What do you do if your kid falls down? That’s a question any mom can easily answer: You help pick them back up. When they were little, that meant hoisting them up by their armpits and safely planting them back on their feet. As they got a little older, helping them back up meant lending a light hand. And now that they’re a teen, getting them back on their feet is simply a matter of encouraging them to find the strength in themselves.
Falling behind at school is a lot like falling down – it’s a temporary setback that requires your kid to dust themselves off, realize why they fell, and then get back up. Luckily, you can still help. With a bit of encouragement, a smart game plan and some outside-the-classroom thinking, you can help a kid who’s struggling at school. Here’s how.
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Determine the Issue
If you find out your kid is struggling with a high school course, the first thing you should do is engage in a dialogue. Resist the urge to scold or reprimand; instead, coolly investigate the reasons why they’re falling behind in their studies.
Perhaps they don’t understand the course material and have trouble keeping pace with their peers. Maybe they are uncomfortable asking their instructor for help. They may be dealing with a mental health issue, like depression or anxiety, or an undiagnosed learning disability like dyslexia. Finally, they may find that the social pressures of being at school – trying to fit in and “be cool” – are affecting their academic performance.
Consider a Self-Paced Environment
Once you’ve determined the source of the problem, you can go about addressing it. One possible way to address the issue is to propose a different learning environment.
“Self-paced learning,” a feature of many online high schools, allows students to learn at a speed they feel comfortable. They can allot more time to concepts they find challenging and less time to stuff that comes easily. Crucially, they aren’t required to keep pace with their peers. If you think the one-pace-fits-all approach of a conventional school is holding your teen back, look into how they can complete their classes online instead.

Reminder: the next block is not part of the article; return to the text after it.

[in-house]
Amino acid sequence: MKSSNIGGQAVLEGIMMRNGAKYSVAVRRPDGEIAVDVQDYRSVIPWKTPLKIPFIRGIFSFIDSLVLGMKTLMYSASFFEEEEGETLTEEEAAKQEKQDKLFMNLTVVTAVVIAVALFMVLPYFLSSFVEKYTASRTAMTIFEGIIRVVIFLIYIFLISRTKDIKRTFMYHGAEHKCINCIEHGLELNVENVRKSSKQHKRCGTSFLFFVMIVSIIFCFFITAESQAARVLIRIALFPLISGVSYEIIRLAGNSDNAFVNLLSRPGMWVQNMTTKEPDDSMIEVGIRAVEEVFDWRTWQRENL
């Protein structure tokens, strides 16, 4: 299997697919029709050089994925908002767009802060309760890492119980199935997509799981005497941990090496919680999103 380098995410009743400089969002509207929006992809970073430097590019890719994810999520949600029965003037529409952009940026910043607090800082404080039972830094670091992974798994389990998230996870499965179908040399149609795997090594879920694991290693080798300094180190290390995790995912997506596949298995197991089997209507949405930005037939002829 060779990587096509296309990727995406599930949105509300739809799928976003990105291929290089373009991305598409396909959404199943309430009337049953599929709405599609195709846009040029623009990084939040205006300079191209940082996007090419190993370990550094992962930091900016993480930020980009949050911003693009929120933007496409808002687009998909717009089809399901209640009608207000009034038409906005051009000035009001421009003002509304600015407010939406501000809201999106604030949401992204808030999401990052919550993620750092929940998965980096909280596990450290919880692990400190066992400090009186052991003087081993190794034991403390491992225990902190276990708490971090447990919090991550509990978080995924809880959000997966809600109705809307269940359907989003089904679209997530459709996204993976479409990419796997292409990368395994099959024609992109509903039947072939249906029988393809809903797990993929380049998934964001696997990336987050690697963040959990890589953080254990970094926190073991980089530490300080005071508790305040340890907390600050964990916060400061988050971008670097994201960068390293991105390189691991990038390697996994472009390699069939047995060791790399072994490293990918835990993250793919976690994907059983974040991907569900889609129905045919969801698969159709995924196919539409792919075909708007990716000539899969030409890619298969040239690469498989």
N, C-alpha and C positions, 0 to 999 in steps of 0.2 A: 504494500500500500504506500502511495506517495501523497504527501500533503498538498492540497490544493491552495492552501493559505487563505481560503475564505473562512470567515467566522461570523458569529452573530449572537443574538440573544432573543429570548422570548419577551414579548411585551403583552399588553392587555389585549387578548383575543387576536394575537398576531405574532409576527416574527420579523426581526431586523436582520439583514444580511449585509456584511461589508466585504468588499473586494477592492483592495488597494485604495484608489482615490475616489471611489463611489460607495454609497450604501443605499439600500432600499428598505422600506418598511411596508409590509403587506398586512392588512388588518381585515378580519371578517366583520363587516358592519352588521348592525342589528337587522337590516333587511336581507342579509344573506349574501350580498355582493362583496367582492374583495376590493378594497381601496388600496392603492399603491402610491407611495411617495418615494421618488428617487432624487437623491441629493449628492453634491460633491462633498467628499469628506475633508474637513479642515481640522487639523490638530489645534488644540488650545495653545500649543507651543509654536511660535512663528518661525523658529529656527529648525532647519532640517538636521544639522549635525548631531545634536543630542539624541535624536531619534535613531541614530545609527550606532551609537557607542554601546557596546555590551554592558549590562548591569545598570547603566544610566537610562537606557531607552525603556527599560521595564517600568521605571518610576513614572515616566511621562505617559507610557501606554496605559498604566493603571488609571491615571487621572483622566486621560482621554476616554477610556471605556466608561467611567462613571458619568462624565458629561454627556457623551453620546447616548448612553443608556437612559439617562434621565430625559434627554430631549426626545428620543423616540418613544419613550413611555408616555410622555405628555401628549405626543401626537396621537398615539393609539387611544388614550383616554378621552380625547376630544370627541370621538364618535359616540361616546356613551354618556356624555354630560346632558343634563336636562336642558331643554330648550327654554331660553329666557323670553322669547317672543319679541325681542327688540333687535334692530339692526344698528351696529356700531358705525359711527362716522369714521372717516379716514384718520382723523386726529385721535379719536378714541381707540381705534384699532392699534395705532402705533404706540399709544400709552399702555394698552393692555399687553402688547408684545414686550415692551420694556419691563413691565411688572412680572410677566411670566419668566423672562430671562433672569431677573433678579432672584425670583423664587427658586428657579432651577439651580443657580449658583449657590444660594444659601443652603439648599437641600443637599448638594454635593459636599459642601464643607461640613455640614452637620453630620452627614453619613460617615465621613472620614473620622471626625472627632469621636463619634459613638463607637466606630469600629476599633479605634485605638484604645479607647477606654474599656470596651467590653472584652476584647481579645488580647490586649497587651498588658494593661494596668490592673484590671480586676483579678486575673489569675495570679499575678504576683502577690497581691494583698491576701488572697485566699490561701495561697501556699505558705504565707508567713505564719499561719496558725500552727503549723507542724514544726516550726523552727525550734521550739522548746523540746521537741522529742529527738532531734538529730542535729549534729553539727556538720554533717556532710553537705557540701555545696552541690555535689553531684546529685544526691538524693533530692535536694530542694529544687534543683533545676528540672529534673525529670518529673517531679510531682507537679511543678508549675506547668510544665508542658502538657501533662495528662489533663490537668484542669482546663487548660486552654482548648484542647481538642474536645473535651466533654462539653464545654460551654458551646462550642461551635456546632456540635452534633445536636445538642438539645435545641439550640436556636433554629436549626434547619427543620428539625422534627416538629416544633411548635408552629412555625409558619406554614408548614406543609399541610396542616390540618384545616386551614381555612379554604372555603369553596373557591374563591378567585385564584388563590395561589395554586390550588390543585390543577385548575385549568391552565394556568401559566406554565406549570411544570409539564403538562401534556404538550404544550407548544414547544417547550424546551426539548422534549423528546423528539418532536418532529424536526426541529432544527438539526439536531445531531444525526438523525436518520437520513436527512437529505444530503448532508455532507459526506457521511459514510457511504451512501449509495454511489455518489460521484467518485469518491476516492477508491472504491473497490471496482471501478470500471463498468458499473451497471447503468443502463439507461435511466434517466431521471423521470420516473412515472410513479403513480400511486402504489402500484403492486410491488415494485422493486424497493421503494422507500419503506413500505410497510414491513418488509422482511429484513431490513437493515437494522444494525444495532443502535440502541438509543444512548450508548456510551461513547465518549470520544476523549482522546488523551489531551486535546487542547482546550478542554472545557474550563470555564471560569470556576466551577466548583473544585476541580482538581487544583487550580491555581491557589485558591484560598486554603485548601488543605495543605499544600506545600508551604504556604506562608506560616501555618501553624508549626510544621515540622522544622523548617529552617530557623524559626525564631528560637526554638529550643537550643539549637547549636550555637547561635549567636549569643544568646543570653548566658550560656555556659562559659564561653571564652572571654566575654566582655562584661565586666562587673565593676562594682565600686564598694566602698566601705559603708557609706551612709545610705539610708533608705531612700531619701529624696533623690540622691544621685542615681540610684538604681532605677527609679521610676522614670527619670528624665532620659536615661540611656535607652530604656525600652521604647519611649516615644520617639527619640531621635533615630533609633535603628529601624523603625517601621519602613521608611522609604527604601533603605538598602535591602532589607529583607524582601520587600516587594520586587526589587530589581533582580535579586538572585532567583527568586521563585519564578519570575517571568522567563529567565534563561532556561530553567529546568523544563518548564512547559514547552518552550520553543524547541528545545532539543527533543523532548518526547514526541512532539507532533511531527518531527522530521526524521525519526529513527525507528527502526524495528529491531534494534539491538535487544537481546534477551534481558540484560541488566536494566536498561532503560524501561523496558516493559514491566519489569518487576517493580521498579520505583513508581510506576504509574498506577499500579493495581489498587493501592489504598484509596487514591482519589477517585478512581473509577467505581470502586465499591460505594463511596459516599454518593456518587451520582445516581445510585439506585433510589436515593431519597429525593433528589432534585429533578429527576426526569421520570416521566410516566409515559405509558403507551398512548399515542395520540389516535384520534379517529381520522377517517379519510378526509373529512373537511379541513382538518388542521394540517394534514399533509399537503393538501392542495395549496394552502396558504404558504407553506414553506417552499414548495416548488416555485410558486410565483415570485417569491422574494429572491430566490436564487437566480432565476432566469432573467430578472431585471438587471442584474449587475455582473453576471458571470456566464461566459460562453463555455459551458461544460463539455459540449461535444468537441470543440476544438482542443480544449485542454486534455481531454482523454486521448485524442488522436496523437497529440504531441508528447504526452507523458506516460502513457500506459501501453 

Develop Goals and a Schedule
Finally, develop goals and a schedule to keep your kid on track. Several issues surrounding learning struggles stem from a lack of structure – your kid doesn’t have a clear idea of what they are working towards, nor do they have an adequate road map for achieving those results.
Together, list a few educational goals. These can be as specific as a particular mark (Let’s say they want to achieve at least a B+ in Math) or as general as graduating high school. Then, you can plot a path towards that goal, complete with a study schedule, measurable indicators, contingency plans in the case of setbacks, and rewards for a job well done.
Remember, education always allows second chances. Talk with your kid about the source of their struggles and propose solutions for addressing the issue. Consider an online school if your kid’s problems stem from pace or social pressure, and create a goal plan to keep everything on track.